What is the bright-line property rule and what does it mean to you?
A ‘bright-line rule’ is a clearly defined rule that leaves no room for interpretation. You can think of it as someone drawing a line in the sand. It’s clear when you cross that line. The bright-line rule you are most likely to have heard of is the bright-line property rule.
What is the bright-line property rule?
The bright-line property rule means that people who sell a residential property might need to pay income tax on any gains. How it works depends on when the property was bought.
When does the clock start ticking?
Generally the bright-line period starts on the date the property title is officially transferred to you, which is the date the property transfer is registered with Land Information New Zealand (LINZ).
If the property is in another country, the bright-line period starts on the date the transfer was registered under that country’s laws.
Different dates apply if you sell the land before your purchase was registered with LINZ or if you bought the land because of a subdivision of property (for example as a sale “off the plan”).
Are there exclusions?
There are some situations where the bright-line rule does not apply:
Exclusion 1 - Main home
If the property is the family/main home it will be excluded. You could think of your main home as your “family home”. Your main home is the property you have the greatest connection to. To be eligible for the main home exclusion to the bright-line rule, you need to have used a property as your main home for more than 50% of the time that you’ve owned it. You also need to use more than 50% of the area of the property as your main home. (The area that counts as your main home generally includes things like your yard, gardens and related buildings like the garage).
If you live in more than one property, you’ll need to decide which is your main home as you can only have one. Also, you can only use the main home exclusion twice over any two year period. You’d have to pay tax on any profit you make from the sale of a third property in two years because you would not be eligible for the main home exclusion.
You’re also not eligible for the main home exclusion if you show a regular pattern of buying and selling residential property.
Residential properties held in trust can use the main home exclusion under the bright-line rule if:
Exclusion 2 - Inherited Property
If the residential property was inherited, or if the seller is the executor or administrator of a deceased estate then the property is excluded.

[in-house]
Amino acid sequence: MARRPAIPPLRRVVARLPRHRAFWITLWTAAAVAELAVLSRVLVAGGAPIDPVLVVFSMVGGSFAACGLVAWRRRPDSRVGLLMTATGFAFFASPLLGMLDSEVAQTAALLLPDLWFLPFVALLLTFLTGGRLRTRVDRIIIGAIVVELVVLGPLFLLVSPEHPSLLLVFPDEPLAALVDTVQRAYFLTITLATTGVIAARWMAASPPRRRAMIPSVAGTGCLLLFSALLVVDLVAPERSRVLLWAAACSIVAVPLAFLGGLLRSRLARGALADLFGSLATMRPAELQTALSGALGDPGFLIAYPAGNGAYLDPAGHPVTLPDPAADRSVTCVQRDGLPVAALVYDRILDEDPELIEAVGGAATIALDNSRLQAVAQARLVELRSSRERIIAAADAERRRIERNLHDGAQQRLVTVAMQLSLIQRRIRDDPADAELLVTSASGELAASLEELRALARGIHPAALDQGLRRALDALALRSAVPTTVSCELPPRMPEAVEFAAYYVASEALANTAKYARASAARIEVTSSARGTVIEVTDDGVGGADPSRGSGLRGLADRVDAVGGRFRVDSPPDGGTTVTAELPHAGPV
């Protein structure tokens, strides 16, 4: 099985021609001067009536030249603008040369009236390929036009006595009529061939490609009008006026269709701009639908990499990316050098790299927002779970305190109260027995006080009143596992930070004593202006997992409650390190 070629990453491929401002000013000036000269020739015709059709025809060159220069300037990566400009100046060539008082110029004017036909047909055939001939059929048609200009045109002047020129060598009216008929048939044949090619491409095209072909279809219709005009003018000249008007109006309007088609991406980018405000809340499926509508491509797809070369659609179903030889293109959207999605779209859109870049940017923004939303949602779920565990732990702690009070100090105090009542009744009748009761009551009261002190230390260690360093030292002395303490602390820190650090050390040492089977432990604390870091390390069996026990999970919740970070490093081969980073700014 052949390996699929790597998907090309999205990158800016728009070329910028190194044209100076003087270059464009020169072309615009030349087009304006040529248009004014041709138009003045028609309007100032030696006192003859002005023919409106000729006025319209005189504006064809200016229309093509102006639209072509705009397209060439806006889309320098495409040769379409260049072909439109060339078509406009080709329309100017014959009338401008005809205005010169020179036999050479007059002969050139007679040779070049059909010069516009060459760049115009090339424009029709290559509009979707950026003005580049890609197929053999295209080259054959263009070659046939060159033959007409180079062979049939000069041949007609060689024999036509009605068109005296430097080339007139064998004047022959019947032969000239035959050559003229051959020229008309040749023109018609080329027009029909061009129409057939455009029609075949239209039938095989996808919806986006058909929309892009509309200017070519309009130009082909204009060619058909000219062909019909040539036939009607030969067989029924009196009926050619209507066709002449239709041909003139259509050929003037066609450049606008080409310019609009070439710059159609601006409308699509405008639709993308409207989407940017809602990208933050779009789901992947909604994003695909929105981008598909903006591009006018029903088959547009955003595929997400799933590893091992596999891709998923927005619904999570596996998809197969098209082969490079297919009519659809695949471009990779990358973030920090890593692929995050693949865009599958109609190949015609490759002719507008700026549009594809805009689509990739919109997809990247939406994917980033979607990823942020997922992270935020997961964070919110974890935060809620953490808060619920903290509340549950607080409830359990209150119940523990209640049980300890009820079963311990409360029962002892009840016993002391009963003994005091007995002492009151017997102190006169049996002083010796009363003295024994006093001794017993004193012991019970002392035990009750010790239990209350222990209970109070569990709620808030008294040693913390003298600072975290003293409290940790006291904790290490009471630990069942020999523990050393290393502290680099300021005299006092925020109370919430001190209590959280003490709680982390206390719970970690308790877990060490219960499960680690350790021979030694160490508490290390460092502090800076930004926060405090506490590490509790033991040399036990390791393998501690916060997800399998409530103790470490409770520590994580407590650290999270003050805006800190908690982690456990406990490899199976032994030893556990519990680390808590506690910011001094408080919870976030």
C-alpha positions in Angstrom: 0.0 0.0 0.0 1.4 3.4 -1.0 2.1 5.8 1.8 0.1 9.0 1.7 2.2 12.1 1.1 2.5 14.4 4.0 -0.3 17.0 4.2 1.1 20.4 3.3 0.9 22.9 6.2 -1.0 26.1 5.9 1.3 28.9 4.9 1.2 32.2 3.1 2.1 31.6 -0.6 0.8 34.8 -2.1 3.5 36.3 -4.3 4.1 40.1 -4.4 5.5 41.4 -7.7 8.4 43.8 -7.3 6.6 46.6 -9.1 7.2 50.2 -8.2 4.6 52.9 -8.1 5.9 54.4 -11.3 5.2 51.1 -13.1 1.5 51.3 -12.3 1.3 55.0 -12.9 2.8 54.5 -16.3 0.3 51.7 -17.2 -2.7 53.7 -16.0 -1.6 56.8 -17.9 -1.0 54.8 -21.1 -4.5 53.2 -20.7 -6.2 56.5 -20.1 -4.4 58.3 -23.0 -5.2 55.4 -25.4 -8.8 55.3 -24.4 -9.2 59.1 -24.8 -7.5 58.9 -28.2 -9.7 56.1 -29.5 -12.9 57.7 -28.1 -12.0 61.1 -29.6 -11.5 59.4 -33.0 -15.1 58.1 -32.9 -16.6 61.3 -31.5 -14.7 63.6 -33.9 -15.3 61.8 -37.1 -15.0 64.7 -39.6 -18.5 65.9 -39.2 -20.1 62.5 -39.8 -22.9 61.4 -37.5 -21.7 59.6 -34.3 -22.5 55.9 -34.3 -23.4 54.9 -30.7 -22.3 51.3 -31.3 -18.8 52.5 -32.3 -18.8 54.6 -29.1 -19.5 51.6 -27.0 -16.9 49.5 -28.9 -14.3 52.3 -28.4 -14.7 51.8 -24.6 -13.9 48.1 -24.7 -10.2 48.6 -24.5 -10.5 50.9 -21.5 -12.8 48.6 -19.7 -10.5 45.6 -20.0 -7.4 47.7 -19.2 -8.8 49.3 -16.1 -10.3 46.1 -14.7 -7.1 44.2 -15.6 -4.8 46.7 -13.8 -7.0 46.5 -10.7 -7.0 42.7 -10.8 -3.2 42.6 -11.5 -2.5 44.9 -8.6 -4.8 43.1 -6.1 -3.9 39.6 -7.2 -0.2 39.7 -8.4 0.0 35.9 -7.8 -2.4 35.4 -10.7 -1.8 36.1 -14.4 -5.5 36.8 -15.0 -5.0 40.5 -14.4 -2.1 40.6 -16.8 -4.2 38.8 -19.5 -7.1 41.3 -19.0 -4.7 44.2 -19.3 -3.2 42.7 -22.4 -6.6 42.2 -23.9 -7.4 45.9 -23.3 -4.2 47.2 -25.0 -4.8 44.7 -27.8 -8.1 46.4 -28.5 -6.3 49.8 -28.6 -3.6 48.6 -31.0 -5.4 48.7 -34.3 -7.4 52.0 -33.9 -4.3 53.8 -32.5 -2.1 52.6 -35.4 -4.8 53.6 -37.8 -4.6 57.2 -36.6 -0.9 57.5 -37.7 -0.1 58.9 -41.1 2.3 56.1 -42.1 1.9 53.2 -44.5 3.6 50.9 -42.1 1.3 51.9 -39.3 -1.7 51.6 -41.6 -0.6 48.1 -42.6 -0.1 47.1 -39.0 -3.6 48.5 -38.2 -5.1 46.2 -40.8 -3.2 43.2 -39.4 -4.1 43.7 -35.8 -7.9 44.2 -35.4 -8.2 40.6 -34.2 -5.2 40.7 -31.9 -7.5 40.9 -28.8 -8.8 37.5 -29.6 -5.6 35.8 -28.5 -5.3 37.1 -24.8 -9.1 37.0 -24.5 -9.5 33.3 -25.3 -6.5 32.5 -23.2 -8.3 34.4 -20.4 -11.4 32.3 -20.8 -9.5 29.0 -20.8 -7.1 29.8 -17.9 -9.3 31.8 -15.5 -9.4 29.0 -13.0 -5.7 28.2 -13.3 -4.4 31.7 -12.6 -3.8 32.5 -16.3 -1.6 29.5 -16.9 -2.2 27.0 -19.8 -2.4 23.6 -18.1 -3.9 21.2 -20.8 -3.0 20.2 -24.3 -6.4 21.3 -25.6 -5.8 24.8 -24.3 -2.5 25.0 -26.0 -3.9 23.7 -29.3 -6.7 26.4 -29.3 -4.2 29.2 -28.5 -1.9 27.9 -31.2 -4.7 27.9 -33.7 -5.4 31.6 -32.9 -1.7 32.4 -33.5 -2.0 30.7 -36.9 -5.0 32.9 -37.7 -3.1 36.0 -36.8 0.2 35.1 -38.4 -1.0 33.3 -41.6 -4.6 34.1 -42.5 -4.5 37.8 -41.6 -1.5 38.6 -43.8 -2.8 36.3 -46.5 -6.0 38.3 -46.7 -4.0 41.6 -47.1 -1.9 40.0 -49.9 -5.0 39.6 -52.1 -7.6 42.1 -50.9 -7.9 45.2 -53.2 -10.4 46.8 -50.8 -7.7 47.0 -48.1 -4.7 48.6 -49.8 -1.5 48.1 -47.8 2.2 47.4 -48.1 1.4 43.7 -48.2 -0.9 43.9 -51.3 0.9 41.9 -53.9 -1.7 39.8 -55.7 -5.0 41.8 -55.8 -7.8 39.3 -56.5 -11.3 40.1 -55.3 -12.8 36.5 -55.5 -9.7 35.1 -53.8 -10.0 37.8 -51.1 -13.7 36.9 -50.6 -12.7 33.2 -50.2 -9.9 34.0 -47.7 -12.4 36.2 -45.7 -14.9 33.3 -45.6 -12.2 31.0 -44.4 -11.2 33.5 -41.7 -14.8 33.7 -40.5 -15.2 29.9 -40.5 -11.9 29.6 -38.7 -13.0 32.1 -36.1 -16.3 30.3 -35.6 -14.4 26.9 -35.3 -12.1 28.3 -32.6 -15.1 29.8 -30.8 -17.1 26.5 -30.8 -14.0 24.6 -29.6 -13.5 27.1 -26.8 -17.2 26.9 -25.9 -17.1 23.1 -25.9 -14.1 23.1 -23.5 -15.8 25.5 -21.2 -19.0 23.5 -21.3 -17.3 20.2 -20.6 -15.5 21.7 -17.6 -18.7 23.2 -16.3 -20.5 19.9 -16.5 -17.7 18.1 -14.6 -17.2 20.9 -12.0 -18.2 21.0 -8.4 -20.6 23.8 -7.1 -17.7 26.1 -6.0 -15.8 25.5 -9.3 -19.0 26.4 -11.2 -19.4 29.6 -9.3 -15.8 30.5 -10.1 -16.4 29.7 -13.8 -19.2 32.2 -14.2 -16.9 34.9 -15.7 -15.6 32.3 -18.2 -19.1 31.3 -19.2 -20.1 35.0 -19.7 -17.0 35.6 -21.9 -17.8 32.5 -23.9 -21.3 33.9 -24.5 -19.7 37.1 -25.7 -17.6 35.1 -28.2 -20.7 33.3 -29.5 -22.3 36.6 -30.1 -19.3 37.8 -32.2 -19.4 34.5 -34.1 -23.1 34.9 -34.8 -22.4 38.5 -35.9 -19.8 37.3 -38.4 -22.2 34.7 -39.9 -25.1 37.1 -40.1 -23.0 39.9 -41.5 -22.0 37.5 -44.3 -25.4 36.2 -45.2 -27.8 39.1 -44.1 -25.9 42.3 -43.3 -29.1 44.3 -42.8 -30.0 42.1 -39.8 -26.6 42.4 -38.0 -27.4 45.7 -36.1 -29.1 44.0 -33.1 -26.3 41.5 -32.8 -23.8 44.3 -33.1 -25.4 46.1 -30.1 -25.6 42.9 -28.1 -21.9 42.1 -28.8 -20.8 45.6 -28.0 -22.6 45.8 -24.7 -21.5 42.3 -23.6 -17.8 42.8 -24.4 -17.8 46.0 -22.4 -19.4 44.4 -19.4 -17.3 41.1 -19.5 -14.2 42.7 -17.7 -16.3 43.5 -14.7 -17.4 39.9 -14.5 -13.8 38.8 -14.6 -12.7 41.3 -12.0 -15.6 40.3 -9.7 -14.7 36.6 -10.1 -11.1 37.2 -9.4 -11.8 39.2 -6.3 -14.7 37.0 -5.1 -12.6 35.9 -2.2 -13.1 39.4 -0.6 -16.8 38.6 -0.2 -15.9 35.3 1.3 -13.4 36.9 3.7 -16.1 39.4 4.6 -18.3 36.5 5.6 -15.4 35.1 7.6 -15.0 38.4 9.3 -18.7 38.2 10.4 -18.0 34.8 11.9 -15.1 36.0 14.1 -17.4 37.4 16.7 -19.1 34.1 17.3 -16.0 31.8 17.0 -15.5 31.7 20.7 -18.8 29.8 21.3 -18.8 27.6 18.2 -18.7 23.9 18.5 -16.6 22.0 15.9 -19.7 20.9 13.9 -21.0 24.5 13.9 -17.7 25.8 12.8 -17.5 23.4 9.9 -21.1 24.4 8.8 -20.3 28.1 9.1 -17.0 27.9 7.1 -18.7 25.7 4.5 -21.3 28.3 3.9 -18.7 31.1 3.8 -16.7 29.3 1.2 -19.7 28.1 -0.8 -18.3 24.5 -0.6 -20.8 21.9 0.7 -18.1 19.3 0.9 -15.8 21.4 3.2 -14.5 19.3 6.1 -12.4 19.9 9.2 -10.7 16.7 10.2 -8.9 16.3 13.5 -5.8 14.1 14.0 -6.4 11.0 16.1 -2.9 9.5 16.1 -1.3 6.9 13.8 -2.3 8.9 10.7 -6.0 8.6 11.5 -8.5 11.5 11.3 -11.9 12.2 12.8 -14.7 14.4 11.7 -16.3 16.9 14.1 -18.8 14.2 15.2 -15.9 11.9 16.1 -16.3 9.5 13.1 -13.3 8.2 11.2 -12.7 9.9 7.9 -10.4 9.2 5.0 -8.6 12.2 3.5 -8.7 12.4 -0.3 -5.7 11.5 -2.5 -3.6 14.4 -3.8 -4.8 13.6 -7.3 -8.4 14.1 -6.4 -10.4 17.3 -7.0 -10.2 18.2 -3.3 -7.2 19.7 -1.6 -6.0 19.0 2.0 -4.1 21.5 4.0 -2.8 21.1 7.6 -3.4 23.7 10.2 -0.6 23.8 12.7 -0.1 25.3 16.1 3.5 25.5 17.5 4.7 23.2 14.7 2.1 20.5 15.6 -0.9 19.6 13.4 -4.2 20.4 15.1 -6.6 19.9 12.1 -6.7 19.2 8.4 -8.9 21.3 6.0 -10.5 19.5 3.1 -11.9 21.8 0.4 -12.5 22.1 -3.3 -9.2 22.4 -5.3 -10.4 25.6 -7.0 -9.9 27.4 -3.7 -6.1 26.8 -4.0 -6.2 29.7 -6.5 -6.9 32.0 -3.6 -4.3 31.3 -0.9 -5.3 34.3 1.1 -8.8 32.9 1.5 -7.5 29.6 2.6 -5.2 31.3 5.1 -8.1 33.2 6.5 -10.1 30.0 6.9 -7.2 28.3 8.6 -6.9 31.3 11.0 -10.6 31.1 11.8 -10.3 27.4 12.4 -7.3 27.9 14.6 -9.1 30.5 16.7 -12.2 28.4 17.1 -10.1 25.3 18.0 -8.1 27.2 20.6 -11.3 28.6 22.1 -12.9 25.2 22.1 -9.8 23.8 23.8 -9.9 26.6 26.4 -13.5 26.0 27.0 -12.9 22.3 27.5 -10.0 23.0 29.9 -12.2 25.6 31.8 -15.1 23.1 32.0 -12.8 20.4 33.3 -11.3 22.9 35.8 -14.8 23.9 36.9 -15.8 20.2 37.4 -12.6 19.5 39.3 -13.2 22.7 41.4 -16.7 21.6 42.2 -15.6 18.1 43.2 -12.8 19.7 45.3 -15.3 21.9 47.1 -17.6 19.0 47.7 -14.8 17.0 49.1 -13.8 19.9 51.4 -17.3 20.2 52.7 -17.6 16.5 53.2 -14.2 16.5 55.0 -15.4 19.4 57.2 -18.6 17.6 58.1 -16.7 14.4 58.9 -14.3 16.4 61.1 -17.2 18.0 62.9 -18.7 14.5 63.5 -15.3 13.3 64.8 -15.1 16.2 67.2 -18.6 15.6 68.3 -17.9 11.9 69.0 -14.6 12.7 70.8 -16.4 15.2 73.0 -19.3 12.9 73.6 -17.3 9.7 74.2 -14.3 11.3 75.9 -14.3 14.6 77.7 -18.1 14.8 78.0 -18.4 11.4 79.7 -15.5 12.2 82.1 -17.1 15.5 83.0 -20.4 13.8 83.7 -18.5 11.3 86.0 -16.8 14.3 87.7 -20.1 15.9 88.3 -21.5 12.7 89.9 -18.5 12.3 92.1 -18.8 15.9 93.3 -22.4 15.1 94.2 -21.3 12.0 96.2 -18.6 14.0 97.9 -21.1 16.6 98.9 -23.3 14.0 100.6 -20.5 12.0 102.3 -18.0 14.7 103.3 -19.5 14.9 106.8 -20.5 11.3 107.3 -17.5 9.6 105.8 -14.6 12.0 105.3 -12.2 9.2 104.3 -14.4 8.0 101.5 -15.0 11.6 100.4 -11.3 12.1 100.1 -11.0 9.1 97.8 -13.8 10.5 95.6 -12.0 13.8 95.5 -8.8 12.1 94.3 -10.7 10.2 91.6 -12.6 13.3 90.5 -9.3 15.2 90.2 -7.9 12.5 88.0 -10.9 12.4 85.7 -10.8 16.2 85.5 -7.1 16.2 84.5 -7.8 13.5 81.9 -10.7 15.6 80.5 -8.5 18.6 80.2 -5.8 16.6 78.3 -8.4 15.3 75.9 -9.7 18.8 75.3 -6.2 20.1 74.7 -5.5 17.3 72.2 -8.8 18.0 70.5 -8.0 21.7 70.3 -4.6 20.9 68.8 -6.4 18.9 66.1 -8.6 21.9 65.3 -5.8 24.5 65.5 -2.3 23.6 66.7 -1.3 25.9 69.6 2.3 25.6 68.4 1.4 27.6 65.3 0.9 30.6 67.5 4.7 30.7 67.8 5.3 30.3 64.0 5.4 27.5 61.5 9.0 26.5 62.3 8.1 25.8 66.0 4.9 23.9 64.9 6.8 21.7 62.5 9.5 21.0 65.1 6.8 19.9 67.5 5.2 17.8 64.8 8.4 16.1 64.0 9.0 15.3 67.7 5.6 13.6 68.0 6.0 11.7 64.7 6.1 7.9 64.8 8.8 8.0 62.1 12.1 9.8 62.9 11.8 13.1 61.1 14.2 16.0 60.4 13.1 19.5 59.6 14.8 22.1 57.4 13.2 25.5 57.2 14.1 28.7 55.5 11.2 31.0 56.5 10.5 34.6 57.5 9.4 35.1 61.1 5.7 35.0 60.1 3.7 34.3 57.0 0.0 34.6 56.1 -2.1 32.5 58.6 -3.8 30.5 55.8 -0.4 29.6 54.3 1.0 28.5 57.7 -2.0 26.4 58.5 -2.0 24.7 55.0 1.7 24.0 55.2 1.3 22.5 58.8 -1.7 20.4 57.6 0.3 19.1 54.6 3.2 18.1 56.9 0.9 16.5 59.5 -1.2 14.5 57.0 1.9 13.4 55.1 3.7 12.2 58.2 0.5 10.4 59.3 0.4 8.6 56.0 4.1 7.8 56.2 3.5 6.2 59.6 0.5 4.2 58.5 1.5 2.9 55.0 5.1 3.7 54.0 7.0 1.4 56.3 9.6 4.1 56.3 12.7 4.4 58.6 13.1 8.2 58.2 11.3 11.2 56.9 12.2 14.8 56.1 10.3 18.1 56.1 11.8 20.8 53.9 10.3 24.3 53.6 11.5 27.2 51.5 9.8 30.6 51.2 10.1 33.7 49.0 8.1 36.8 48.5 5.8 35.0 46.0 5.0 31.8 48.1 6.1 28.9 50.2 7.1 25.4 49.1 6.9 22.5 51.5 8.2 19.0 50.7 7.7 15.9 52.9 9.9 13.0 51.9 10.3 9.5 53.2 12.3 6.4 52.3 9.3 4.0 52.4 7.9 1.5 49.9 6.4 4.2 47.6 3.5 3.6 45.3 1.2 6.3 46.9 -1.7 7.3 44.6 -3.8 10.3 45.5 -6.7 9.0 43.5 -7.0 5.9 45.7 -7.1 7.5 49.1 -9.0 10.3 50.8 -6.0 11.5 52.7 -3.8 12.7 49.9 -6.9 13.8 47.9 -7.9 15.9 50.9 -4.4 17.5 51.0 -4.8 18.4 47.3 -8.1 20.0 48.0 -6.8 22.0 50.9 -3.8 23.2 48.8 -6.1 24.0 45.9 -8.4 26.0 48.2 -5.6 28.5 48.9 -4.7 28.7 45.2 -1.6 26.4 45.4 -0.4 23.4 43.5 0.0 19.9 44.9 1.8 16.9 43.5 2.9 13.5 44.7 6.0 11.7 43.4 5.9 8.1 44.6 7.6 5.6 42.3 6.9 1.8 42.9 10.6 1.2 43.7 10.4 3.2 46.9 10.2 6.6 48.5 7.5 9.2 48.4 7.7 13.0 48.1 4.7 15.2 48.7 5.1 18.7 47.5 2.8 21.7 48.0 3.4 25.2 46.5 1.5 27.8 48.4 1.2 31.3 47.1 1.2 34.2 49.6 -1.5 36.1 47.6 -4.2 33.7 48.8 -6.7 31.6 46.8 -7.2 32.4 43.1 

Exclusion 3 – Property (Relationship) Act settlement
If you receive a property as part of a relationship settlement agreement, you will not need to pay income tax on the property when it’s transferred to you. However, if you go on to sell this property within the bright-line period for this property, the relevant bright-line rule will apply.
What are the tax implications of the bright-line property rule?
If you sell a property that falls under the bright-line property rule, you will need to submit an income tax return and a property sale information form - IR833 at the end of the relevant tax year.
Residential land withholding tax (RLWT) will apply to your property sale if:
a) the property sold is in New Zealand and defined as residential land, and
b) the seller:
What if the property is sold at a loss?
If a residential property that the bright-line rule applies to is sold at a loss (and no exclusions apply), these losses are “ring-fenced” as to residential property sales so that if you owe income tax on another residential property sale in the future, you can subtract these “ring-fenced” property losses from the income you earned on this later sale. That means you’ll pay less tax on the later sale.
What about non-residential property?
The bright-line rule only applies to residential property. A property is not residential if it’s mainly used for business or as farmland. That means when you sell farmland or business property, the bright-line rule will not apply. But you’ll still need to follow existing tax rules.
Also, whenever you buy a property intending to resell it, you’ll need to pay tax on any profit you make when you sell that property. This is called the ‘intention test’. The intention test is not a new rule. It’s been around for a long time.
A final word
If you sell a residential property outside of the relevant bright-line period for you, the bright-line rule will not apply to your property sale. But the intention test may still apply.
Remember, all existing property tax rules still apply. So even if the bright-line rule does not apply in your situation, that does not necessarily mean you will not need to pay tax on your property profits.
Please note: This article is designed to provide general information regarding the subject matter covered. It is not intended to serve as legal or taxation advice related to individual situations and cannot be relied on as such. Because each individual's legal situation is different, specific advice should be tailored to the particular circumstances.
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